Remembering the Great Japan Earthquake and Tsunami of March 11, 2011 And Efforts to Reduce the Impact of a Similar Event in the Pacific Northwest

Monday, March 11th marks the 8th anniversary of the Great Japan Earthquake and Tsunami, (Sometimes called the Great Tōhoku Earthquake and Tsunami). The dramatic and startling images, covered on live television, are indelibly chiseled into the subconscious of everyone who watched the events unfold in real time, as the most disaster prepared country in the world, faced the wrath of a magnitude 9.1 earthquake, the 4th largest ever recorded and a series of massive tsunami waves.

Earthquake Early Warning

At 2:46 pm on Friday, March 11, 2011, the Japanese Earthquake Early Warning System received an indication of a major earthquake fault rupture, 45 miles east of the Tōhoku region and 231 miles northeast of Tokyo. Within seconds, the Earthquake Early Warning System transmitted a warning message to the people in and surrounding the Tohoku region of Japan, indicating a large earthquake had occurred. People began receiving the warning message, via a cell phone text message, as local television and radio stations began broadcasting the earthquake warning. As a result of the Early Earthquake Warning, elevators in Tokyo moved to the closest floor and opened to allow passengers to evacuate and take protective actions. Factory assembly lines were automatically shut down and the Tōhoku Shinkansen high-speed bullet trains, travelling nearly 200 mph, were automatically prompted to slow and stop, potentially saving thousands of passengers from injury. Just 5-15 seconds after the alert, coastal areas of the Tōhoku region closest to the rupture, began to violently shake, while a more devastating disaster was fast approaching – a series of massive tsunami waves.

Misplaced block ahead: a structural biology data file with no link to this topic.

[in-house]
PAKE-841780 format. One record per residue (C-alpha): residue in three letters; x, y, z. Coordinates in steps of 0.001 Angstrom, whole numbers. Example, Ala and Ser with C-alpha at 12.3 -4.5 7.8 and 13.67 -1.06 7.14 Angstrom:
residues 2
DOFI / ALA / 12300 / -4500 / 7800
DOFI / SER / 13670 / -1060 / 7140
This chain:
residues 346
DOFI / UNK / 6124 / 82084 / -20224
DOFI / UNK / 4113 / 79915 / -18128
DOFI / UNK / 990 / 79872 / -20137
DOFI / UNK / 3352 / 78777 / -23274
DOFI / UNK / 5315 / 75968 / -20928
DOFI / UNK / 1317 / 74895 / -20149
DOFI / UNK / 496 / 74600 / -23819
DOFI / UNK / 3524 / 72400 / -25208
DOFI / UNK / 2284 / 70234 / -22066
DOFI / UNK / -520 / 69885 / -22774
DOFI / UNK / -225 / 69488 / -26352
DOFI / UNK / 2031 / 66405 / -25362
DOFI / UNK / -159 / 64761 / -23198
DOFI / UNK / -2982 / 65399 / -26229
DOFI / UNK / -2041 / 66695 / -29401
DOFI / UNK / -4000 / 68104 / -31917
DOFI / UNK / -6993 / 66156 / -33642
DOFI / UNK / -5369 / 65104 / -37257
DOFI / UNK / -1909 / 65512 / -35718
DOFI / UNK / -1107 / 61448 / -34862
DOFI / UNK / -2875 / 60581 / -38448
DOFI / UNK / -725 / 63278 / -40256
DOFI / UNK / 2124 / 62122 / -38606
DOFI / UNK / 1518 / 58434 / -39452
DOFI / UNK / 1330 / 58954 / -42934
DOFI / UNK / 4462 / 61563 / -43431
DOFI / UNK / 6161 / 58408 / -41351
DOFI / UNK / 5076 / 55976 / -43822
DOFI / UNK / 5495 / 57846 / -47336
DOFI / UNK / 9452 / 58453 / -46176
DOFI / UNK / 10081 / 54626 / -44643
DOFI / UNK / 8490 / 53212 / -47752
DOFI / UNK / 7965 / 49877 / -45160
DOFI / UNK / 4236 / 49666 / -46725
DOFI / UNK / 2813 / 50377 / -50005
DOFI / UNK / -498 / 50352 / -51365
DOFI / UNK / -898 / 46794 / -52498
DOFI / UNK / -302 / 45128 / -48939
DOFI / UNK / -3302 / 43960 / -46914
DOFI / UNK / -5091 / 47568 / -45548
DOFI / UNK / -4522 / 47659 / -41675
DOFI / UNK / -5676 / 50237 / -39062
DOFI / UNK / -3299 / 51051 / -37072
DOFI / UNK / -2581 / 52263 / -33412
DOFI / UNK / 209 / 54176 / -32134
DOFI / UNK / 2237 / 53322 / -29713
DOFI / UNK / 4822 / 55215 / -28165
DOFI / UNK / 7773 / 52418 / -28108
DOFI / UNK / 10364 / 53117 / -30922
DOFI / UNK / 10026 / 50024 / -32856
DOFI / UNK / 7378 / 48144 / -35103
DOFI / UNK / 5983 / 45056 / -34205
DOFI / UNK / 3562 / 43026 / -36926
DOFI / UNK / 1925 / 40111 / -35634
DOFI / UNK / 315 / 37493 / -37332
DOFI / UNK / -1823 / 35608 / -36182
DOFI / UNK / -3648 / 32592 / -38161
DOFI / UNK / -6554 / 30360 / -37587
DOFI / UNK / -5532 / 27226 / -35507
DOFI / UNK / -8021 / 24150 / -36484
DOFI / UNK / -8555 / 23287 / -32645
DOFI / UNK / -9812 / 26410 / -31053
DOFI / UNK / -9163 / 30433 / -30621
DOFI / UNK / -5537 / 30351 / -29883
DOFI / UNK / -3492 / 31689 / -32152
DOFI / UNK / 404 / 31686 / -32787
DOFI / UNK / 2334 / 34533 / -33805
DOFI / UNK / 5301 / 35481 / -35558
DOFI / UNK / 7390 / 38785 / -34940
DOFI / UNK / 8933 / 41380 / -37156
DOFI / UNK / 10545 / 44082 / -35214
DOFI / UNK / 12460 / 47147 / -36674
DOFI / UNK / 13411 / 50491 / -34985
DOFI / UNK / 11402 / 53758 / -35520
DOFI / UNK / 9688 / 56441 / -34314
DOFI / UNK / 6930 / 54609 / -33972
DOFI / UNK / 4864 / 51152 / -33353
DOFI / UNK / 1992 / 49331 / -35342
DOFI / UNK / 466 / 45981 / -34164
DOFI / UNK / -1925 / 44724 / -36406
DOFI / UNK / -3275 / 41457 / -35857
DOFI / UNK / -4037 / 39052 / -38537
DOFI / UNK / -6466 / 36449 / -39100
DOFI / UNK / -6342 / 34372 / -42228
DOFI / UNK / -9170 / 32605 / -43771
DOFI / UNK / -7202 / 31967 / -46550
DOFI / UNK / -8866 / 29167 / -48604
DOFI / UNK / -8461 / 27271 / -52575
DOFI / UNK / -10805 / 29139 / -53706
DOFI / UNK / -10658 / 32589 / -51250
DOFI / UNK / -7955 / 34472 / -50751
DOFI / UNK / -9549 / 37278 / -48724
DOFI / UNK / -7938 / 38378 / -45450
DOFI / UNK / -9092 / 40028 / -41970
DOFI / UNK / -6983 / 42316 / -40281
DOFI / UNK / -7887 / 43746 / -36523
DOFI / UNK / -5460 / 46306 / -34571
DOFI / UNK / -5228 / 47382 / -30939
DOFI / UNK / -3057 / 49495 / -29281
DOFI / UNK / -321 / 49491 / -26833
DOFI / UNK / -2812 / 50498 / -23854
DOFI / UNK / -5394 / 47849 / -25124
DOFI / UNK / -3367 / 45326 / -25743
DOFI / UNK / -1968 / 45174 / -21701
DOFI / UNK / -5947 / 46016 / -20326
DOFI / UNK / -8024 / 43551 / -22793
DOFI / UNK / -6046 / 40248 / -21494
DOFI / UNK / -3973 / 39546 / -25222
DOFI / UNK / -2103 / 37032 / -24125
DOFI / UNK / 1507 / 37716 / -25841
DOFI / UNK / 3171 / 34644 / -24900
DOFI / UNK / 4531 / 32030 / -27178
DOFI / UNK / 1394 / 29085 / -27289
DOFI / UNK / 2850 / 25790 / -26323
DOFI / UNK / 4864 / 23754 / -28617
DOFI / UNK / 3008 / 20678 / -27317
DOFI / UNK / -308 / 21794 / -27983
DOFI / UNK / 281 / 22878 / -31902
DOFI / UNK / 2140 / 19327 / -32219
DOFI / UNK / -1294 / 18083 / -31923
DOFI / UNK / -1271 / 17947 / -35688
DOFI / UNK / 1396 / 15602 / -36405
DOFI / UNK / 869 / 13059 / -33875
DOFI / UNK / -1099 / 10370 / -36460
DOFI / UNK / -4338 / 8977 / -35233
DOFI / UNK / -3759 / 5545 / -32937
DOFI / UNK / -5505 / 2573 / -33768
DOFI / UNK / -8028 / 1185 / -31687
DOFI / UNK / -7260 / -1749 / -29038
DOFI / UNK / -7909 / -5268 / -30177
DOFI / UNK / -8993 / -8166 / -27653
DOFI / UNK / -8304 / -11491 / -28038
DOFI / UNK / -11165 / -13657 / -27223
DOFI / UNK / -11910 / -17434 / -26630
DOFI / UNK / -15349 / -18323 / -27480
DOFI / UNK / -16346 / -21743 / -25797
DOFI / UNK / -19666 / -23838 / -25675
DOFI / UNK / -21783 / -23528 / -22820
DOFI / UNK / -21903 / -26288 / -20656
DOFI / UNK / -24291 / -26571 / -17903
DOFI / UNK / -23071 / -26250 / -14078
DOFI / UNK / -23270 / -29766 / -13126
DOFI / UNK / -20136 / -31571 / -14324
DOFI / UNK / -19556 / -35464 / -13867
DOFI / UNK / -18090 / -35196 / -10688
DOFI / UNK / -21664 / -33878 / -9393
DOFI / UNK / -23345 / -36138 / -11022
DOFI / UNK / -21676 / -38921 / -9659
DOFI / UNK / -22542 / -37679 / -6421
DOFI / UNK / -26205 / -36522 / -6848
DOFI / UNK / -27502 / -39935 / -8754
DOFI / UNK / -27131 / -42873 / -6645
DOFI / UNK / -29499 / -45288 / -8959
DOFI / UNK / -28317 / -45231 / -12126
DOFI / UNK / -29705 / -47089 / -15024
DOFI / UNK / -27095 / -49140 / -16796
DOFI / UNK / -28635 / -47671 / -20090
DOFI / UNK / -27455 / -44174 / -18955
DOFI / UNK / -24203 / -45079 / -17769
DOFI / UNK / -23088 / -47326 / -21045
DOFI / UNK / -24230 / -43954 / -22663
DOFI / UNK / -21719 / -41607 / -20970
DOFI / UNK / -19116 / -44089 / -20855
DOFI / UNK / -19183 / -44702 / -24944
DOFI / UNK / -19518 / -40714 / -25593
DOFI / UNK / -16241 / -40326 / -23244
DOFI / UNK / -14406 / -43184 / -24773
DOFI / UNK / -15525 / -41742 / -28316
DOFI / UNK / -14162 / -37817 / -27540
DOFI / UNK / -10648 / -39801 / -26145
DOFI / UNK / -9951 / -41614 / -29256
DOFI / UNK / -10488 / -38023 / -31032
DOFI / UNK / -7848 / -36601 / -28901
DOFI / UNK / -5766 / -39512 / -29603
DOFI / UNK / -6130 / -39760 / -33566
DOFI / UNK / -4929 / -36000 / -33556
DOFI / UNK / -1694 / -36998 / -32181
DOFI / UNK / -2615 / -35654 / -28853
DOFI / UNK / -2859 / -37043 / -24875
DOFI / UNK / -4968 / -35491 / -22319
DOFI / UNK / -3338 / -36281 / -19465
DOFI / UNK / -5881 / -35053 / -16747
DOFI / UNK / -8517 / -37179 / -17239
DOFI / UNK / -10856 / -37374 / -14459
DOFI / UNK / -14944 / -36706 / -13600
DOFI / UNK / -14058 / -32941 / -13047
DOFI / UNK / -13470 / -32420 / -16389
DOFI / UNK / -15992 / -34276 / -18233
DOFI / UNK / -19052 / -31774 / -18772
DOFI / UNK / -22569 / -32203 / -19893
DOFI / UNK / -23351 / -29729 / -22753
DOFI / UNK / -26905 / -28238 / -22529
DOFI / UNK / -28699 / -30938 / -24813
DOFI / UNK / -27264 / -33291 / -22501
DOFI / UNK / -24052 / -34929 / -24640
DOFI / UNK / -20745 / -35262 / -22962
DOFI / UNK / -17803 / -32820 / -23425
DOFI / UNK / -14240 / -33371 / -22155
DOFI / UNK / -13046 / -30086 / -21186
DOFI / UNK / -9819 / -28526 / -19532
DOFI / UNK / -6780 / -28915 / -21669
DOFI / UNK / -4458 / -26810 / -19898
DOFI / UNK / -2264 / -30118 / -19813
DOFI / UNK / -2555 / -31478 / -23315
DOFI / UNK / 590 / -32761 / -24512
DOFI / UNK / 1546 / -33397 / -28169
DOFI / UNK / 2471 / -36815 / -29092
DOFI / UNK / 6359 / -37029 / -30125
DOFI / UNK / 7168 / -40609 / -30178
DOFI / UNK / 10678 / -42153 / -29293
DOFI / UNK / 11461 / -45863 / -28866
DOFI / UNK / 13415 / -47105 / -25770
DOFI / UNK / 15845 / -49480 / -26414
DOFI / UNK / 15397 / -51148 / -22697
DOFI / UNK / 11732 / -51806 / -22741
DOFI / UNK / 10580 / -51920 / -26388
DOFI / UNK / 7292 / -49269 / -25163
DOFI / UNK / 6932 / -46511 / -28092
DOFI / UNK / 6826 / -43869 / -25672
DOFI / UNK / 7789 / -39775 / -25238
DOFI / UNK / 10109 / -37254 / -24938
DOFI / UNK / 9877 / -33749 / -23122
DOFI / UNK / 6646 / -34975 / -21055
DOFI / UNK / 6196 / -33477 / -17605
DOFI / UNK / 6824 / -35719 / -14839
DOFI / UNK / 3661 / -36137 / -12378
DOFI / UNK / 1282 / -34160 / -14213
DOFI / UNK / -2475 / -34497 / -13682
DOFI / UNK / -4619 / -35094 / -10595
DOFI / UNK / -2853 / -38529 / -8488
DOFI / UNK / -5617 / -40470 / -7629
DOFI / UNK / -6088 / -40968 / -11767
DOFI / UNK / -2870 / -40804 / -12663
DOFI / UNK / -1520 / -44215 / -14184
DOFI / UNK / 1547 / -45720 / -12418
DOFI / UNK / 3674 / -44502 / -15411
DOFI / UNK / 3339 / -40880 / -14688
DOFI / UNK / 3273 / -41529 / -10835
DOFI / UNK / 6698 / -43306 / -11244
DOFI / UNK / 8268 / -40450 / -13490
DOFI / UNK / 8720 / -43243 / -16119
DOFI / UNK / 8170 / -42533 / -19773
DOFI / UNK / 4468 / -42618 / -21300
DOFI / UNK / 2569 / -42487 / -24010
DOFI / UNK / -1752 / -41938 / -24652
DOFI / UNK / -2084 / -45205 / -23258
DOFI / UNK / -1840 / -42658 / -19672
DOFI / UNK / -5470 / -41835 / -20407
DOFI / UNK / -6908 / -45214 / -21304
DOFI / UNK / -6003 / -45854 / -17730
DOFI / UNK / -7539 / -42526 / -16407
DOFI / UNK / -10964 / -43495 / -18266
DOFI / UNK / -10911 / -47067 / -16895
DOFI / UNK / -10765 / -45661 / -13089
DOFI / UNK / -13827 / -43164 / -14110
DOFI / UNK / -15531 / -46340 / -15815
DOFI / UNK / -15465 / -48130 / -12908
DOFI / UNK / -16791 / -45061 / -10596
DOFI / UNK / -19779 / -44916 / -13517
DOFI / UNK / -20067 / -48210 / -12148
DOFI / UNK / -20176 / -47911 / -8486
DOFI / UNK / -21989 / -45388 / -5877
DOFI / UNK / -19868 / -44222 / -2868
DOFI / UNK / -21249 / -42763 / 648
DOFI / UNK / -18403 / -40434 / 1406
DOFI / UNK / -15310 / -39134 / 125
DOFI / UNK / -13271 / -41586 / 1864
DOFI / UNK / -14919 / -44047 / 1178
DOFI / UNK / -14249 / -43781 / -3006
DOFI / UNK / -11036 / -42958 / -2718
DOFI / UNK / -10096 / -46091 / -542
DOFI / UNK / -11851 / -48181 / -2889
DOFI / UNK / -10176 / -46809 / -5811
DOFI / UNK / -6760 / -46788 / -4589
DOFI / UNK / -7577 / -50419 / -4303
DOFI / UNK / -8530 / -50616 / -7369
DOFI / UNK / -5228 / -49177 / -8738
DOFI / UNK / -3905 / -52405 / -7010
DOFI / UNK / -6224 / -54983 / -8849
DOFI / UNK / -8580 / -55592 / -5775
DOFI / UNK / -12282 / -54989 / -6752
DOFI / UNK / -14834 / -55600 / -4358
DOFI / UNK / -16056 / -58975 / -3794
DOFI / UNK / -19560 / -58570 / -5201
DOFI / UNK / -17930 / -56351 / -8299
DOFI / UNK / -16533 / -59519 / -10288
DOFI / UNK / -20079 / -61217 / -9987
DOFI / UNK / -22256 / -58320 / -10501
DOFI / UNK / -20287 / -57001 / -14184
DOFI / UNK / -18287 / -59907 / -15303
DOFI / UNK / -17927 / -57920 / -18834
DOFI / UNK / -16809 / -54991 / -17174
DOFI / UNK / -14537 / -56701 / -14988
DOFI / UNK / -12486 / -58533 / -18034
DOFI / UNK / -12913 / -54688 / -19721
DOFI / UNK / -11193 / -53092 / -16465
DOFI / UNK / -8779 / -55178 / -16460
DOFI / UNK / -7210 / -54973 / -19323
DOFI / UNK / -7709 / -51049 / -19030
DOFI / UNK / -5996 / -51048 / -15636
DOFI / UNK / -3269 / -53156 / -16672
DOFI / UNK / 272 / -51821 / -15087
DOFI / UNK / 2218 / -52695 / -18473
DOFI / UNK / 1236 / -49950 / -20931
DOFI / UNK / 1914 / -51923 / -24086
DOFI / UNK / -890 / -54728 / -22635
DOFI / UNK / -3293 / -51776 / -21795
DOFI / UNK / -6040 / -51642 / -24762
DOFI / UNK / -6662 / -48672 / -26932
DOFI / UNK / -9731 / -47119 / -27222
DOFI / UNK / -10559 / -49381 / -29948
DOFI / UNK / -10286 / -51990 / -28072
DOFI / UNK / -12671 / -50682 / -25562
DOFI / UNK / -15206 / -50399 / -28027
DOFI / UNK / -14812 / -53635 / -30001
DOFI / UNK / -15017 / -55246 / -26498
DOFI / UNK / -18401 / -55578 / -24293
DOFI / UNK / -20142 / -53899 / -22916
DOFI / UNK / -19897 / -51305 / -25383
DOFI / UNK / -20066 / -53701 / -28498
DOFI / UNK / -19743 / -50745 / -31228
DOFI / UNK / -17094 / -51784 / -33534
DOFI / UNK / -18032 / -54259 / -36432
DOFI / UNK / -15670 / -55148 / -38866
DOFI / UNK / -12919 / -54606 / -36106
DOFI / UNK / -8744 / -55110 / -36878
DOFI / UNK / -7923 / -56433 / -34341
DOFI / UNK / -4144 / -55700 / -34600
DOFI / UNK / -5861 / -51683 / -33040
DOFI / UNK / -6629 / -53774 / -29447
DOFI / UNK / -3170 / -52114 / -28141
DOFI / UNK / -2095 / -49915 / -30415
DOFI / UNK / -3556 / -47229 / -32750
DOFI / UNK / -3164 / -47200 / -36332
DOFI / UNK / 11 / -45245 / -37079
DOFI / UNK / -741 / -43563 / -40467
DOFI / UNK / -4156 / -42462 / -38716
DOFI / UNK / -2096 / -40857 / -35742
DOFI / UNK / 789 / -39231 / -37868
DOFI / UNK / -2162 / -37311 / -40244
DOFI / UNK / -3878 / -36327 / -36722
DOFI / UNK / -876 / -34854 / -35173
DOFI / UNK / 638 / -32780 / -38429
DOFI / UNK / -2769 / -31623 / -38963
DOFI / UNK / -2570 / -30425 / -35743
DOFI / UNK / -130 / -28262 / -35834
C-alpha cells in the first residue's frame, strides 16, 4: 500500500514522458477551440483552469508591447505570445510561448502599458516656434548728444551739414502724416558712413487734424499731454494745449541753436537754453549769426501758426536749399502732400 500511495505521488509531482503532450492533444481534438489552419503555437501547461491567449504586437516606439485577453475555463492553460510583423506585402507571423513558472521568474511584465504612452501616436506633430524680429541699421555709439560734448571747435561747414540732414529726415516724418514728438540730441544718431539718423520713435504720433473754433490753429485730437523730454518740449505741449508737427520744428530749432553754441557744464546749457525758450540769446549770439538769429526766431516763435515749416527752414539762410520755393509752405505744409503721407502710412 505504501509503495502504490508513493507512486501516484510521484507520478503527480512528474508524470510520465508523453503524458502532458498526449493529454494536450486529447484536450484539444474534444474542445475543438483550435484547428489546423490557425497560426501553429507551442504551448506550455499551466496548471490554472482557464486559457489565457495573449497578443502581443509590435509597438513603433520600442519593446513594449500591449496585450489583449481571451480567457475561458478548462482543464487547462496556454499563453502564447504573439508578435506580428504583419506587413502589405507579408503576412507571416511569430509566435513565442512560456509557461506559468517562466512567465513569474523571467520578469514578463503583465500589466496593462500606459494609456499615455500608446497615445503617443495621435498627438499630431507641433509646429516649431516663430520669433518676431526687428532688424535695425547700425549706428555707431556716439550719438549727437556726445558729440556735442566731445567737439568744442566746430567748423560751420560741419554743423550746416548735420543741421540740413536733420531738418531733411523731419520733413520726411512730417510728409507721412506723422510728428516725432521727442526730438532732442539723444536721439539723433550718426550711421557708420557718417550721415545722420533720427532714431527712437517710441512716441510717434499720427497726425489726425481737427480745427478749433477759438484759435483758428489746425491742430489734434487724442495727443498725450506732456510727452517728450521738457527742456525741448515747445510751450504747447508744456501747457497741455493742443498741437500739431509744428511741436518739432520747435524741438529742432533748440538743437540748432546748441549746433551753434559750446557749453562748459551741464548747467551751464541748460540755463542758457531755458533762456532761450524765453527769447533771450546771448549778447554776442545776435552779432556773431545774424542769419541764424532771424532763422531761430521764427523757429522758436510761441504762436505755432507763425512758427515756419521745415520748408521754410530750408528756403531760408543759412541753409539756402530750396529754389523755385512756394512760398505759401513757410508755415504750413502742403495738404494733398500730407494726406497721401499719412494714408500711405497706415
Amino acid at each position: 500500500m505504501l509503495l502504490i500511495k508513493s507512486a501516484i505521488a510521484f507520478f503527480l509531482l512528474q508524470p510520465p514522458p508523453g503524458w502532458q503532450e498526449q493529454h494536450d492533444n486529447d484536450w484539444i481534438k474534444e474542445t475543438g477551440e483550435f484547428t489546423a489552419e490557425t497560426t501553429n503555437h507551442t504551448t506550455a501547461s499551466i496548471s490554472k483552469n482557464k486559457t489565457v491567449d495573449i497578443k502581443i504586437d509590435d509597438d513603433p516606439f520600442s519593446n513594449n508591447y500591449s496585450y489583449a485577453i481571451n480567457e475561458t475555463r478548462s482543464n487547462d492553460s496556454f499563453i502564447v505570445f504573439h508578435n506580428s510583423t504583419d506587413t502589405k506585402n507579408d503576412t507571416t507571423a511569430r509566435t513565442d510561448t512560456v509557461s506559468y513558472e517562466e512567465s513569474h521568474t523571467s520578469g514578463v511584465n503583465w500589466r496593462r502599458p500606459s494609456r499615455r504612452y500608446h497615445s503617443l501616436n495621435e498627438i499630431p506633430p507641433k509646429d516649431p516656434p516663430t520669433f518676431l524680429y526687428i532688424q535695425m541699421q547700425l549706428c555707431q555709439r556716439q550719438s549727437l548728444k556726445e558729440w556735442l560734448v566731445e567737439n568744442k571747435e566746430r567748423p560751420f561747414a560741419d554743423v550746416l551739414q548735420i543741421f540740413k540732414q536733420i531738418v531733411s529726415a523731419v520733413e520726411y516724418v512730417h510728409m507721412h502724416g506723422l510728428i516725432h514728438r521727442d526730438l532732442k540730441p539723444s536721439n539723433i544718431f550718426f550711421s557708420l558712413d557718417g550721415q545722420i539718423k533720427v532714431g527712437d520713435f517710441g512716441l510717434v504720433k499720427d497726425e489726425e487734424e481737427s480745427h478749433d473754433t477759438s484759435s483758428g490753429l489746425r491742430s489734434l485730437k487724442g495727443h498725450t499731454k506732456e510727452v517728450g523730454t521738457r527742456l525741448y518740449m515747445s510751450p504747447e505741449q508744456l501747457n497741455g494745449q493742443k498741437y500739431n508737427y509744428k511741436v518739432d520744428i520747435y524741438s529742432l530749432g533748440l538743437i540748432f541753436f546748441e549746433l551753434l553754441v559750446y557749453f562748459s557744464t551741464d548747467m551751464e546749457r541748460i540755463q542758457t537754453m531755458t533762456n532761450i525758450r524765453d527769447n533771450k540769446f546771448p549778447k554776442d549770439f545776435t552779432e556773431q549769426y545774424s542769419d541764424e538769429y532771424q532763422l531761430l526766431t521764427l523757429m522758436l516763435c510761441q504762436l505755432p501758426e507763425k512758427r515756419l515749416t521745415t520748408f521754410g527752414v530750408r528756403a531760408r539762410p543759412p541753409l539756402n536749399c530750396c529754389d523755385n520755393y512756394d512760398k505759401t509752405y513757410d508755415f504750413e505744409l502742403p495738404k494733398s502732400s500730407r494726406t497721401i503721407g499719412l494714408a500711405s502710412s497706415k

The Impact

As of September 2018, data indicates 15,896 people were killed and 2,536 are still missing from the magnitude 9.1 earthquake and resulting tsunami. 58,000 of the coastal citizens who evacuated their homes remain evacuated 8 years later, while 5,623 still live in prefabricated temporary housing. The economic damage from the disaster event is estimated to be near $360 billion. As of Spring 2017, seven cities, towns and villages have been deemed “difficult to return” zones by the Japanese government because of increased radioactivity in those areas, due to the Fukushima Daiichi nuclear disaster that occurred during the tsunami.

Is Knowing What to Do Enough?